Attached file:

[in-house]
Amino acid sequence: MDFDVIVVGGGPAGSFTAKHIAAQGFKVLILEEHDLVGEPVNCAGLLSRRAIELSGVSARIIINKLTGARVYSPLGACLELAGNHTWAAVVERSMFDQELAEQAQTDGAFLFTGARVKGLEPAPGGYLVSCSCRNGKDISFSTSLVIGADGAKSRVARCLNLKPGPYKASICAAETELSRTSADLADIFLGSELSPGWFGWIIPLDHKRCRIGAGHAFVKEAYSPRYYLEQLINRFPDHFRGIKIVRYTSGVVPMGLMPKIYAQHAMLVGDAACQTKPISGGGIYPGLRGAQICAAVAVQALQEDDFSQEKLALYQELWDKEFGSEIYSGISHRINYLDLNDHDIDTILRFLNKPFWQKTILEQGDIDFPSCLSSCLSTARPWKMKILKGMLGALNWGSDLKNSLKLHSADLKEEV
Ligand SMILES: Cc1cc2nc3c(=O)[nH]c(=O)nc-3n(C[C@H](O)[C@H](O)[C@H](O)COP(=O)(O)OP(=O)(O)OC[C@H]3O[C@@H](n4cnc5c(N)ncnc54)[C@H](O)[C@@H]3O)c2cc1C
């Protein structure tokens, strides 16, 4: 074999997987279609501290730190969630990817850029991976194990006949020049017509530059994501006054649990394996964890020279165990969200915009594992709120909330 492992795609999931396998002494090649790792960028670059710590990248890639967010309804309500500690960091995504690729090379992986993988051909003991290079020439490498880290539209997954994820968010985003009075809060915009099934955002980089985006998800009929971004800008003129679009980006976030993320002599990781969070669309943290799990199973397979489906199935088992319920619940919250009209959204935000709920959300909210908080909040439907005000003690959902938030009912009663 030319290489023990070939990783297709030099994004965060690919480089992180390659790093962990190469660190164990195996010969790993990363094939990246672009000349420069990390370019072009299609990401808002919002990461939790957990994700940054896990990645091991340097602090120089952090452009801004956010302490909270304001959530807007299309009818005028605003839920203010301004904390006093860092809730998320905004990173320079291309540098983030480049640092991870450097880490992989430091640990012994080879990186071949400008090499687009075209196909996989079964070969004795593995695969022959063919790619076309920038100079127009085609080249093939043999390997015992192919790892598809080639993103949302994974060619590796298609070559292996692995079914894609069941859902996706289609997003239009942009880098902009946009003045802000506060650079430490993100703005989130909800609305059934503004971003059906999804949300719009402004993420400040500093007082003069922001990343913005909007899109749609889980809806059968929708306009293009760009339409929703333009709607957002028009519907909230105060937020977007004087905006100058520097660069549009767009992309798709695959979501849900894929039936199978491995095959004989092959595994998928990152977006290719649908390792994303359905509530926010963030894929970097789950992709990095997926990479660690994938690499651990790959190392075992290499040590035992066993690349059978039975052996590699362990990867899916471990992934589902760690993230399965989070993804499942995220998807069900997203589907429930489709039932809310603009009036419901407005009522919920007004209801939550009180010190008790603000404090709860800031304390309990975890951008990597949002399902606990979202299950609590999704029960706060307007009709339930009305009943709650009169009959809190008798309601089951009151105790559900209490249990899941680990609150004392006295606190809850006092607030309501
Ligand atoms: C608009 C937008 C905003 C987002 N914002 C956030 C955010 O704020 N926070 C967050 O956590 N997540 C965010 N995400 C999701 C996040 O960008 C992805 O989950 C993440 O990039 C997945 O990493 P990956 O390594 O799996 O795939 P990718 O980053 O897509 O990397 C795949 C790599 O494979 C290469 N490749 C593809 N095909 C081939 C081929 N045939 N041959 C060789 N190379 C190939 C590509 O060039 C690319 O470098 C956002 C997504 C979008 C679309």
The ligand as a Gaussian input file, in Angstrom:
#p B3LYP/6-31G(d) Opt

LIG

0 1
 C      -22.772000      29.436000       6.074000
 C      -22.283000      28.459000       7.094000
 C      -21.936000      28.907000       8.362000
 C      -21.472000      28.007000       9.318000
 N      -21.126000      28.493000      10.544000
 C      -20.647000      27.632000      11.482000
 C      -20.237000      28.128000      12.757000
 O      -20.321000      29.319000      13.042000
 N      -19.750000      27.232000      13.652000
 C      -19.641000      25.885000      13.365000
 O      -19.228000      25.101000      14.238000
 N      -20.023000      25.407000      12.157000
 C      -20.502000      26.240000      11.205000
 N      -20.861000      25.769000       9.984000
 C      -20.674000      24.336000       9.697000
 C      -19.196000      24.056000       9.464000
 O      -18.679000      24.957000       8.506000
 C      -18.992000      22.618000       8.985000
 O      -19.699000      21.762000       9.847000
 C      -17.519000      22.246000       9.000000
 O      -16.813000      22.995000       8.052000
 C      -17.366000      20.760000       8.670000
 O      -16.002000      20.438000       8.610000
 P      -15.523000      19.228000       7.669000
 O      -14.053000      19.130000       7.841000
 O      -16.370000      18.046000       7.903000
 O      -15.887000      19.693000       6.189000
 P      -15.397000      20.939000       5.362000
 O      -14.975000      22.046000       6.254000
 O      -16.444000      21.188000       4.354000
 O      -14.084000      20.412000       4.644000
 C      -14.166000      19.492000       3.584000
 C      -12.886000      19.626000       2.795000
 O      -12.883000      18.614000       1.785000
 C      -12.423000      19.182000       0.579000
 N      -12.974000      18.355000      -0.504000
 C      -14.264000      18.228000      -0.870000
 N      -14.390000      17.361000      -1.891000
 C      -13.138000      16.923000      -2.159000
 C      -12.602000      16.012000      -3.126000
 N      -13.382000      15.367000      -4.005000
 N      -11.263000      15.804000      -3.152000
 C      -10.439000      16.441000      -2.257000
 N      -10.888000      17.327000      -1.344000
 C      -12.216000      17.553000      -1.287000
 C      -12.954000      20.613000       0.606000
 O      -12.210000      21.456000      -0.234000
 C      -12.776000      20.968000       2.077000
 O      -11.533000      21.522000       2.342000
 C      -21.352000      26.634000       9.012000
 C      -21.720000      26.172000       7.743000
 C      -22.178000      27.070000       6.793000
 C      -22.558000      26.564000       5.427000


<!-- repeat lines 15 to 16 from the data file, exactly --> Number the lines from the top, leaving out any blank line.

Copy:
 C      -20.647000      27.632000      11.482000
 C      -20.237000      28.128000      12.757000